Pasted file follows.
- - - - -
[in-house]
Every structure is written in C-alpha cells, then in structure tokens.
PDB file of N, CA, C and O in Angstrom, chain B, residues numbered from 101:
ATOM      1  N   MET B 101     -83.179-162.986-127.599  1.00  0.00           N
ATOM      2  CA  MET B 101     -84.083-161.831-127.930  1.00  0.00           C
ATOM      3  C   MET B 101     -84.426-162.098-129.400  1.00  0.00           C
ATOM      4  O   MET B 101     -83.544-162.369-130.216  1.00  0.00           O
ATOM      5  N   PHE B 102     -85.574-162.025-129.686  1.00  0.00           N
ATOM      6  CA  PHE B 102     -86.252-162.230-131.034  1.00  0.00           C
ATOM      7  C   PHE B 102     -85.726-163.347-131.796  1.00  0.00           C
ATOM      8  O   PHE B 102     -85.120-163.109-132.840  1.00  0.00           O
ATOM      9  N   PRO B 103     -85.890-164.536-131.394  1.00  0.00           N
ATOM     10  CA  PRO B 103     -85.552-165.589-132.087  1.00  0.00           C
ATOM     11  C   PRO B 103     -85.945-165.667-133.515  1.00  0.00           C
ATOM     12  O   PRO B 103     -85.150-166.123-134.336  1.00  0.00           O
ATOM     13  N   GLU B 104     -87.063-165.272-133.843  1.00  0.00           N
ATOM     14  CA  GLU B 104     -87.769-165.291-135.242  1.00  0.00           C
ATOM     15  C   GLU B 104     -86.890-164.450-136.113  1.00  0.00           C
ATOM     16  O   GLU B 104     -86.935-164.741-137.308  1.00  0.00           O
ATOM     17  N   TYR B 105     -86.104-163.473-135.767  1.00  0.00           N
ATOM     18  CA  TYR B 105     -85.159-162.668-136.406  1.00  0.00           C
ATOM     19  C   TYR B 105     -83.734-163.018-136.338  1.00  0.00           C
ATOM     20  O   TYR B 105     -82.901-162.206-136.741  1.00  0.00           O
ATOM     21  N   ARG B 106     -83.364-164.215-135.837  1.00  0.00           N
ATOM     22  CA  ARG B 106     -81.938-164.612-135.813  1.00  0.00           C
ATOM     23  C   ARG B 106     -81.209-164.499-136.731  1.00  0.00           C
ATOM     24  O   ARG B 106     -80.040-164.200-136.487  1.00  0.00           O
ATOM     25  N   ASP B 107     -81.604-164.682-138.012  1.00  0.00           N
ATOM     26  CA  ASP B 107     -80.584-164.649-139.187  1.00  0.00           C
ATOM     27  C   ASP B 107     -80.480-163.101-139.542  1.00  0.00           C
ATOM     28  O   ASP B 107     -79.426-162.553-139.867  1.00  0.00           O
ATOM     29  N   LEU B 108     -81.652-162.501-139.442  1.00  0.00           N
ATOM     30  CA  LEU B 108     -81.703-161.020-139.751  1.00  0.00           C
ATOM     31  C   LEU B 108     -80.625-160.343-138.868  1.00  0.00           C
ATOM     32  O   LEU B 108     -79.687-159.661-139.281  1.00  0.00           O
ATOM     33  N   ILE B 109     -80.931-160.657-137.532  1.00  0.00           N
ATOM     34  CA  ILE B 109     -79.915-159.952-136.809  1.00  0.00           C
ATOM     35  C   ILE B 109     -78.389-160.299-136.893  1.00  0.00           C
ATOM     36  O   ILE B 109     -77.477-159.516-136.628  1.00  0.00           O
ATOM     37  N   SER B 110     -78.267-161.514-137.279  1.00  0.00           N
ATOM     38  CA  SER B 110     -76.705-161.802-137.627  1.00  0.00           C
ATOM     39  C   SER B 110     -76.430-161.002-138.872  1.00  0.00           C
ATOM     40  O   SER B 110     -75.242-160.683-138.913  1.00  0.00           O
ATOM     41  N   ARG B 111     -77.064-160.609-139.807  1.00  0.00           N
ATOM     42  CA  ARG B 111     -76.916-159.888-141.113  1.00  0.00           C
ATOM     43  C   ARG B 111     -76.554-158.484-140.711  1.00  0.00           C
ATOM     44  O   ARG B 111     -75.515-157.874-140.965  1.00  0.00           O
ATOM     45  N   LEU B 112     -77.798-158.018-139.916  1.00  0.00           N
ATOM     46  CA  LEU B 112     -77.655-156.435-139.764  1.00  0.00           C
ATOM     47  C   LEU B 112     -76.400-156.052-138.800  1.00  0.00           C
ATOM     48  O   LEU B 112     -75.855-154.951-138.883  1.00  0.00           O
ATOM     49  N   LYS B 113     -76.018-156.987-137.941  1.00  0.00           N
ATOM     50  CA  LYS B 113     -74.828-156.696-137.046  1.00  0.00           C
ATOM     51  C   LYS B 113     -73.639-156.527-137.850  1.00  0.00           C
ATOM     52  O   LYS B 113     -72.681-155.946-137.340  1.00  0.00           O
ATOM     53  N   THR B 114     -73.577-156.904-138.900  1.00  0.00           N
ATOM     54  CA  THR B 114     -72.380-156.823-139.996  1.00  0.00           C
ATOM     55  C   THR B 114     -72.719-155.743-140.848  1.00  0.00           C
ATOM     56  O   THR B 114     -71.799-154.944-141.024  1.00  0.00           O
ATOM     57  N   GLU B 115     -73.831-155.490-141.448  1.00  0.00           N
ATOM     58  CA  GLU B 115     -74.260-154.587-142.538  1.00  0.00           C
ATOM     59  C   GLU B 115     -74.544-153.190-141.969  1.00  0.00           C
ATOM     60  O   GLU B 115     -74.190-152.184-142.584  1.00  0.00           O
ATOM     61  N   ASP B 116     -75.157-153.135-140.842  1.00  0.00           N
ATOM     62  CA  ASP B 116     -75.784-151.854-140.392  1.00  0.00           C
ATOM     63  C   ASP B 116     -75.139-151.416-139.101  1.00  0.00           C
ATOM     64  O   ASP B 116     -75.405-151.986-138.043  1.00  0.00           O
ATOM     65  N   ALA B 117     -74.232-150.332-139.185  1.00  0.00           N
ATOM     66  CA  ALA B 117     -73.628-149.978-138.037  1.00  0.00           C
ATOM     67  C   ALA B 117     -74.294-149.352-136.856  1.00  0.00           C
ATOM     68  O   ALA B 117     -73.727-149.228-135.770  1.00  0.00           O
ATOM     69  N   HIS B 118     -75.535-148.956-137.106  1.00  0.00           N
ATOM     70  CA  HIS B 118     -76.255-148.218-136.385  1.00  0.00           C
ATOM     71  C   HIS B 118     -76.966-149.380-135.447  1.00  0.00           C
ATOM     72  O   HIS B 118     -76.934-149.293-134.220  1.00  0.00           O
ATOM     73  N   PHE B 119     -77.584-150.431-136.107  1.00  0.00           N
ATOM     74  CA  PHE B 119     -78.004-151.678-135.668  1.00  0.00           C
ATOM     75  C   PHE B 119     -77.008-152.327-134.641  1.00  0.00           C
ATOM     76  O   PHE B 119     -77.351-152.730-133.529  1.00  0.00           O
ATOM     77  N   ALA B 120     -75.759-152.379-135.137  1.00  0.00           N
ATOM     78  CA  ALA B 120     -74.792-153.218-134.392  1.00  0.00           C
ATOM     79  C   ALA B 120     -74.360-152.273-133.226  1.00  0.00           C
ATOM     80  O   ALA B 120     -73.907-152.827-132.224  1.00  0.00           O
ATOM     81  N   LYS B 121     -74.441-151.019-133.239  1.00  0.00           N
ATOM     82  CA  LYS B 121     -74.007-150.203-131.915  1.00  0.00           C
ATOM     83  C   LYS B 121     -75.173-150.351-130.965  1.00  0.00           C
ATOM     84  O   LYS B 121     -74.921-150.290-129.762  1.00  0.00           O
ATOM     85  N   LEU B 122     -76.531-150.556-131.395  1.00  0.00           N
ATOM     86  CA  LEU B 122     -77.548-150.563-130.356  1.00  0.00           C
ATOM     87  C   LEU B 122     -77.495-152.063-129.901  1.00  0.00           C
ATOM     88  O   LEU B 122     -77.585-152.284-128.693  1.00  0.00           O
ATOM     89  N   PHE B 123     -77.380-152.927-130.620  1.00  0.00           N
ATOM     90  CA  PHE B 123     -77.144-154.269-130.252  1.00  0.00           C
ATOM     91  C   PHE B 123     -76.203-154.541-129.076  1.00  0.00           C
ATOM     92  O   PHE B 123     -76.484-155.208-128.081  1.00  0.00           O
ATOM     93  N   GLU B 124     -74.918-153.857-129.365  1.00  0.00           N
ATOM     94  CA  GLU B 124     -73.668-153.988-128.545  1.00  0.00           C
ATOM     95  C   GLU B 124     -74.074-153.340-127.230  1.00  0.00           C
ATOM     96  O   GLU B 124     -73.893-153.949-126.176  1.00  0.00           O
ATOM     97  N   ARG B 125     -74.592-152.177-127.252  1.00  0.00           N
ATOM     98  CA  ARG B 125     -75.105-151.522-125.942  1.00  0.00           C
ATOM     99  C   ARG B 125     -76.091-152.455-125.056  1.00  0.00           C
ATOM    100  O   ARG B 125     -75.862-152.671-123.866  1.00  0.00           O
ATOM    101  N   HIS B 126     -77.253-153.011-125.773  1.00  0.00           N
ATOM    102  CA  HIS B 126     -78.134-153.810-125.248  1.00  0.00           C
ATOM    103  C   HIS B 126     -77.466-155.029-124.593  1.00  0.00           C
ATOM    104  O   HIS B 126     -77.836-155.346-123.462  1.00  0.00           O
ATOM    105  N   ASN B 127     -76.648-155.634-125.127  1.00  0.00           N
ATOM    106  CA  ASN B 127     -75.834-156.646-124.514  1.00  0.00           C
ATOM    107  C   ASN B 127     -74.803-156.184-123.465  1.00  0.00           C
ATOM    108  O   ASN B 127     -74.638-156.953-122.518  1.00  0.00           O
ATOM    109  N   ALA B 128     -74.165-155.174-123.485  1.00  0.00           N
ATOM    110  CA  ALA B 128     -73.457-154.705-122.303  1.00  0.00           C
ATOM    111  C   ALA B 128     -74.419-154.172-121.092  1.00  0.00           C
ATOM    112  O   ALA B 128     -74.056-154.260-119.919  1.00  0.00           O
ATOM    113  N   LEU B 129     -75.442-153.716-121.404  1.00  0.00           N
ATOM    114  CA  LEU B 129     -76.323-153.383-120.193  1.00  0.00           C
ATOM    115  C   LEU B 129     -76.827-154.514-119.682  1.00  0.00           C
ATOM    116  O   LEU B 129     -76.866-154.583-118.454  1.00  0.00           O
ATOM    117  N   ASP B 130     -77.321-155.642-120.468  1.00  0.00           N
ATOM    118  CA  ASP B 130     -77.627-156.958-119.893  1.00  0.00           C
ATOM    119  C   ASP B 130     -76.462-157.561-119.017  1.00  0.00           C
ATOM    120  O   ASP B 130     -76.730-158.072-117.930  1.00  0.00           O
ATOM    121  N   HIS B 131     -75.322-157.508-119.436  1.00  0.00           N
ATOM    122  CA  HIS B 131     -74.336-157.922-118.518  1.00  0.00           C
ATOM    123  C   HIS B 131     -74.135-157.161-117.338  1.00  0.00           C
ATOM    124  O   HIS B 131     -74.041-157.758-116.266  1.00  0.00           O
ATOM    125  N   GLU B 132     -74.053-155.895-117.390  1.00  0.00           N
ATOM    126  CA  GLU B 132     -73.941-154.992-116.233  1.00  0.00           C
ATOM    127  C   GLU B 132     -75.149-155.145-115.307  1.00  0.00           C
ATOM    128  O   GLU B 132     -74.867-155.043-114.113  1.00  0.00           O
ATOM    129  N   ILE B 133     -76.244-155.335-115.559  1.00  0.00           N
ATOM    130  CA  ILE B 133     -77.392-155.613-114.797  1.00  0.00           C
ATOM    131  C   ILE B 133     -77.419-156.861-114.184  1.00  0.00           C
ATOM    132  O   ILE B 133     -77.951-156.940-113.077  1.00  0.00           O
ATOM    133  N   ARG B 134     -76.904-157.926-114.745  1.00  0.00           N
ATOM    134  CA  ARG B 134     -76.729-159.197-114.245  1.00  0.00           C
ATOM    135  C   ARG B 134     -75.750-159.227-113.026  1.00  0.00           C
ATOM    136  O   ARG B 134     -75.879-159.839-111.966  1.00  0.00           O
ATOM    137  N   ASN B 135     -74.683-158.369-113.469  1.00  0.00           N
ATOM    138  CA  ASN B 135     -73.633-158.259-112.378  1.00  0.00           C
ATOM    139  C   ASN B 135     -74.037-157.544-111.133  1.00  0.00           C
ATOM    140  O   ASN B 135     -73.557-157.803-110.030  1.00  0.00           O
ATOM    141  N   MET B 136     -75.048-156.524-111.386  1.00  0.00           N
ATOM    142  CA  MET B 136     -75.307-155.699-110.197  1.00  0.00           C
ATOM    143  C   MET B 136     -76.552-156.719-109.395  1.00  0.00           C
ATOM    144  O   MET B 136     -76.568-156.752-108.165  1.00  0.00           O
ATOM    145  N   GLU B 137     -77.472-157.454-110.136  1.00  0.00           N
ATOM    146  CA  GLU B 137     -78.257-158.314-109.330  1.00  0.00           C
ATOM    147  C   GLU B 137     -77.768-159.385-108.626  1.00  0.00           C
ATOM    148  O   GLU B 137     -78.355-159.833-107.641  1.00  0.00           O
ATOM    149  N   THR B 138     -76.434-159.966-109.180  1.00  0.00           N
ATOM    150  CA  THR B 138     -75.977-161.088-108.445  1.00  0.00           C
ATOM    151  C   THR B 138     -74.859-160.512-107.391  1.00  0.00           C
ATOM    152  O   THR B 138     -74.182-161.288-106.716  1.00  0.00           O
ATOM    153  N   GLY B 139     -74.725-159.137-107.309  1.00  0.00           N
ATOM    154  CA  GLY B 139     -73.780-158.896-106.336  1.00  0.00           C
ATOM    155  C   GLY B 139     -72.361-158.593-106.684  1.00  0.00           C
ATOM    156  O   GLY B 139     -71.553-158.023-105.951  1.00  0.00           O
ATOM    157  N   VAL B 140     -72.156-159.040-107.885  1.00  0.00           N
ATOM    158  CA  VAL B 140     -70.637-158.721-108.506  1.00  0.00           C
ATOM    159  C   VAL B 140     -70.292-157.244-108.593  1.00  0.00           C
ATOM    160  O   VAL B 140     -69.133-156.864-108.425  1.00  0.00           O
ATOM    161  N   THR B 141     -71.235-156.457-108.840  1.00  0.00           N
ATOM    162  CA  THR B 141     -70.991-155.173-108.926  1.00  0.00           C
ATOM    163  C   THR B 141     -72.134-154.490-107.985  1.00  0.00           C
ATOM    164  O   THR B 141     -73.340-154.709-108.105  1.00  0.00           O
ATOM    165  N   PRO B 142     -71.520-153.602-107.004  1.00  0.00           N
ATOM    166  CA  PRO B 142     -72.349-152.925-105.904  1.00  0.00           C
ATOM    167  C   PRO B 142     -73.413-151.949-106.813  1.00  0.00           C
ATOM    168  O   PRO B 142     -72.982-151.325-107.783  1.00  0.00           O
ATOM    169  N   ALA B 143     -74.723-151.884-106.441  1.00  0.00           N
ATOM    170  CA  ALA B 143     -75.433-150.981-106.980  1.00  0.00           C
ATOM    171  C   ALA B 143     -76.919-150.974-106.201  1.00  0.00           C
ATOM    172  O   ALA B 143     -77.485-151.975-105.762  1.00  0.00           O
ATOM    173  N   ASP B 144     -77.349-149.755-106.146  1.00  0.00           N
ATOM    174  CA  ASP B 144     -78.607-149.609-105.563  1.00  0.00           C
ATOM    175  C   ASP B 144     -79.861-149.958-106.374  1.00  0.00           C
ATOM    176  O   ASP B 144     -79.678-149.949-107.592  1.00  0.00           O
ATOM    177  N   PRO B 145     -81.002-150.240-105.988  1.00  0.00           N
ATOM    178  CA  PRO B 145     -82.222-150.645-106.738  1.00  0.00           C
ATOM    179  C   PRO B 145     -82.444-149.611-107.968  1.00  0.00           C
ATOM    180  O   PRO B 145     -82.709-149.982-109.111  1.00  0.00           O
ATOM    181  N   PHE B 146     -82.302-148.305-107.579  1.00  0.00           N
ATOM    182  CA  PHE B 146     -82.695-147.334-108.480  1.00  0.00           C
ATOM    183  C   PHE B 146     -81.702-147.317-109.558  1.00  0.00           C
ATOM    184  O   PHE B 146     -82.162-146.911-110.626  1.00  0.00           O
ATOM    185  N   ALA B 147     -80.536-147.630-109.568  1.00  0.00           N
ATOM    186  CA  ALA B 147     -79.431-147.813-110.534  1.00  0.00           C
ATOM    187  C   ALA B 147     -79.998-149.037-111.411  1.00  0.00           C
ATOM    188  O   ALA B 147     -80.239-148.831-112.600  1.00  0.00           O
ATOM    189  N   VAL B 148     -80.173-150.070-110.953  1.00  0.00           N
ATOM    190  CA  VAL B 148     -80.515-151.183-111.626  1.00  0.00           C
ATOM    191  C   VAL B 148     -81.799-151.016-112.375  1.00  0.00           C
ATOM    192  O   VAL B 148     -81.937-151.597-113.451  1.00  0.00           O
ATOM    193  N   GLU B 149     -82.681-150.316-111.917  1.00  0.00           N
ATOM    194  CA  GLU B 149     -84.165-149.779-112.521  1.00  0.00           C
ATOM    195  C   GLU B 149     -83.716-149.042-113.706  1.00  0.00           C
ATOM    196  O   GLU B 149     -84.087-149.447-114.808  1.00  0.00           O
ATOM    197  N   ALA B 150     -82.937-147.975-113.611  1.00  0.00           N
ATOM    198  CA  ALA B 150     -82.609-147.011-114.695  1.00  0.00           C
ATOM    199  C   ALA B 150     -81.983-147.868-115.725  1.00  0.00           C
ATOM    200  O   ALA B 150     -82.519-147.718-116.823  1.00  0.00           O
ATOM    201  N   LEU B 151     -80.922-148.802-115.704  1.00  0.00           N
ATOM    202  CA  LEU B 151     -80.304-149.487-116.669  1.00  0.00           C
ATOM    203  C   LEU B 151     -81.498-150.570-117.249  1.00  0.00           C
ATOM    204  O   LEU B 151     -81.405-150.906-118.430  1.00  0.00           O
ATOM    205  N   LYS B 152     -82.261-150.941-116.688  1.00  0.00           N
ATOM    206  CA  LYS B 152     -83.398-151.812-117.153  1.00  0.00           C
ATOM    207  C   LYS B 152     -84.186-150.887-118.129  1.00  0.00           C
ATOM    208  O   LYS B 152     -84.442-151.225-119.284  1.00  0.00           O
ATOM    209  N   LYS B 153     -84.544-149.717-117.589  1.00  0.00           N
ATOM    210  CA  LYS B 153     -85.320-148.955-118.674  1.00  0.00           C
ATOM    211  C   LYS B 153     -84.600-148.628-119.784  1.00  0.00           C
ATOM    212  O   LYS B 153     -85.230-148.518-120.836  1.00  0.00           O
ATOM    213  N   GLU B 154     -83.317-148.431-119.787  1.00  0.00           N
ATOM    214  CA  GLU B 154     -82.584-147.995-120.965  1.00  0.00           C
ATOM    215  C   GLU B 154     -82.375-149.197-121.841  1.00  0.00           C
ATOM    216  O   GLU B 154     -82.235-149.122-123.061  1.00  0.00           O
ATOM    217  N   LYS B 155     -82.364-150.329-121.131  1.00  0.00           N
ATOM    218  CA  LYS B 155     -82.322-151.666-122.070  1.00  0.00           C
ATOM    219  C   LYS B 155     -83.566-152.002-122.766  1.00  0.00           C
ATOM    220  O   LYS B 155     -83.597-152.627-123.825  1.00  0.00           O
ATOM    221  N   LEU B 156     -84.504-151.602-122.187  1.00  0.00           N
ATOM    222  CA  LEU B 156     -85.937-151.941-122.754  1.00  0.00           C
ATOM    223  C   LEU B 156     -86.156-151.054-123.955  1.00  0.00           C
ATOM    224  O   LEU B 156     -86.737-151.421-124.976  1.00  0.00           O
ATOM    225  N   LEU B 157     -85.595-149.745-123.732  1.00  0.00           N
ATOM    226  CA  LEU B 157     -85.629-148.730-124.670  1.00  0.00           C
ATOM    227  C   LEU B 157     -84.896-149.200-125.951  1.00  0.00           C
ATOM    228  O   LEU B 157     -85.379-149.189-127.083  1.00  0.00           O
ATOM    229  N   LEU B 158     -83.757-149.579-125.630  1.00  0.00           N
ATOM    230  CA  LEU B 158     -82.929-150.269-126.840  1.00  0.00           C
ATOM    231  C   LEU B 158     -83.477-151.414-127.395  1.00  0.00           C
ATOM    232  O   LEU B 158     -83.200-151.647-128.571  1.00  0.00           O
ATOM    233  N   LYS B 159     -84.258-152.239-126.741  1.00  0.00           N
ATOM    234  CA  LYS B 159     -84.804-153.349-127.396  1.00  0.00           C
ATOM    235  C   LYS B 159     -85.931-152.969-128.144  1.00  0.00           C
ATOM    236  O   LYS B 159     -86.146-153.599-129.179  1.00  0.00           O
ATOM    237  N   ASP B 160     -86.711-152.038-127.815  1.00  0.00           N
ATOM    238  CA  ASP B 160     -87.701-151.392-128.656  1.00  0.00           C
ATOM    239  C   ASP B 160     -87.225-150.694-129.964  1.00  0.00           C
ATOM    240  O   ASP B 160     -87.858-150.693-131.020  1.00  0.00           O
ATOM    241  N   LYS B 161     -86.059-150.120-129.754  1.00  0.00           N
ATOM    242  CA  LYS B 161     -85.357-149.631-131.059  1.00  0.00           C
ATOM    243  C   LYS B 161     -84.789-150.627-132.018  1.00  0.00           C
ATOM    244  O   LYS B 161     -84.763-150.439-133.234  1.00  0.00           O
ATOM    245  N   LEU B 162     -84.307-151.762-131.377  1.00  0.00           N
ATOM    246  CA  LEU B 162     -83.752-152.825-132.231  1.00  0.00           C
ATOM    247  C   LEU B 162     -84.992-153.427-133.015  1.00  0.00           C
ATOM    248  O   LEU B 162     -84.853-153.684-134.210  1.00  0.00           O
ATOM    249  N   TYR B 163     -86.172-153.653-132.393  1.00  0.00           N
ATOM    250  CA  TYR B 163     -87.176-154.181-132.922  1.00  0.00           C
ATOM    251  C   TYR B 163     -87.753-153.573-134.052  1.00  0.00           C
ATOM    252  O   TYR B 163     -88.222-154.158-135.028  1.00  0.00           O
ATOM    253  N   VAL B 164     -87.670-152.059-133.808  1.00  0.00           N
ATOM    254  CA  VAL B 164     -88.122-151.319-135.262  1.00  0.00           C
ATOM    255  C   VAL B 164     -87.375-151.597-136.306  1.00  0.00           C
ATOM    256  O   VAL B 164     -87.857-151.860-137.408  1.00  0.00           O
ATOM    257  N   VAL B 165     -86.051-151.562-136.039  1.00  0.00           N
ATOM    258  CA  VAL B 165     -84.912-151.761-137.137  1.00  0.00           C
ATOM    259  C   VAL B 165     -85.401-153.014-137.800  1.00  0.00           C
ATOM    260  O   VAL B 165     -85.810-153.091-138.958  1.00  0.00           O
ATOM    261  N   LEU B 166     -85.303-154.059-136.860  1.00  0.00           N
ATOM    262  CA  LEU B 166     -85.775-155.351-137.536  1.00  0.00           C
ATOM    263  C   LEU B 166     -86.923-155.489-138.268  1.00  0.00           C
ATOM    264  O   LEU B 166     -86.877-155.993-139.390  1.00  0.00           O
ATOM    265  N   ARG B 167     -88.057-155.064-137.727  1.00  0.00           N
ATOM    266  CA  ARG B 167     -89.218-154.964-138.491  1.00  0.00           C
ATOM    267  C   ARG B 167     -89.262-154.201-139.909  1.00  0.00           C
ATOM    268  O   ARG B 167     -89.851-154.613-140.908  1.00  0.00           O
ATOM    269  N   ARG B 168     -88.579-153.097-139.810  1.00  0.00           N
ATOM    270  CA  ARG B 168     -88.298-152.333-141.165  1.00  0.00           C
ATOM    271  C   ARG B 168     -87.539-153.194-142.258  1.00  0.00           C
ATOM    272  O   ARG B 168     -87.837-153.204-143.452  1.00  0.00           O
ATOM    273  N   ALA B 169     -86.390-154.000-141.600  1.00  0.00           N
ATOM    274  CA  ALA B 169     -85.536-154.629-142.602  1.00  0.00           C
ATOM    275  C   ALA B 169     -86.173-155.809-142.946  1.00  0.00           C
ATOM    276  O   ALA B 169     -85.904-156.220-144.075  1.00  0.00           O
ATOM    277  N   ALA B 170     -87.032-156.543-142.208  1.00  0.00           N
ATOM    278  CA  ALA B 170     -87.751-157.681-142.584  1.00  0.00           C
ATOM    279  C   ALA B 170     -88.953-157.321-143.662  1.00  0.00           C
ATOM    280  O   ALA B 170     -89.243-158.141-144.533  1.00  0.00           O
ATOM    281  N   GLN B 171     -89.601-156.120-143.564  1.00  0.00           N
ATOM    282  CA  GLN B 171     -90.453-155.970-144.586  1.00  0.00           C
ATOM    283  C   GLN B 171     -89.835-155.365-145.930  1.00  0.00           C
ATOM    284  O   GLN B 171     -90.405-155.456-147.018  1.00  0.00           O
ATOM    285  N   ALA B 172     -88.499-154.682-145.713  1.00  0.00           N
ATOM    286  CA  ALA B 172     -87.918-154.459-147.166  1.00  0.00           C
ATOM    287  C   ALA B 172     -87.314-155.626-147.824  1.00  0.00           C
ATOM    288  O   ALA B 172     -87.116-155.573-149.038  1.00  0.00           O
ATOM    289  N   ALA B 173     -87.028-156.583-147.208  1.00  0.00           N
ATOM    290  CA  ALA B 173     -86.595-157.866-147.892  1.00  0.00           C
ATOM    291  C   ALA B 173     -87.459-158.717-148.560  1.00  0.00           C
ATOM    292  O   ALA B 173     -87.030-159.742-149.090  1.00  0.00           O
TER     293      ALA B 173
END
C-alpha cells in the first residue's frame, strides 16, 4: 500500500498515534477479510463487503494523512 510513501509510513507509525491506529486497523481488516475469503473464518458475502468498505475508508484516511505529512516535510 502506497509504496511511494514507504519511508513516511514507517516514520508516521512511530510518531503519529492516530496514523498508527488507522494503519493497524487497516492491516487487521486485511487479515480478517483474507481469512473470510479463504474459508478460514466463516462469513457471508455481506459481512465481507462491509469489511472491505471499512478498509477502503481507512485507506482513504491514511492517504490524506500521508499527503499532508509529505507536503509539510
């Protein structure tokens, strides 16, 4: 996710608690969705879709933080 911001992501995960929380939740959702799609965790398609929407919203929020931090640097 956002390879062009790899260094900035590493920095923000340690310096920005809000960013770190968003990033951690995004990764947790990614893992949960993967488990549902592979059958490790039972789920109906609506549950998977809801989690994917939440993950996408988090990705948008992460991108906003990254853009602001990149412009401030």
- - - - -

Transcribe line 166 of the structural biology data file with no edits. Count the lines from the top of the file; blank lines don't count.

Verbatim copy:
ATOM    163  C   THR B 141     -72.134-154.490-107.985  1.00  0.00           C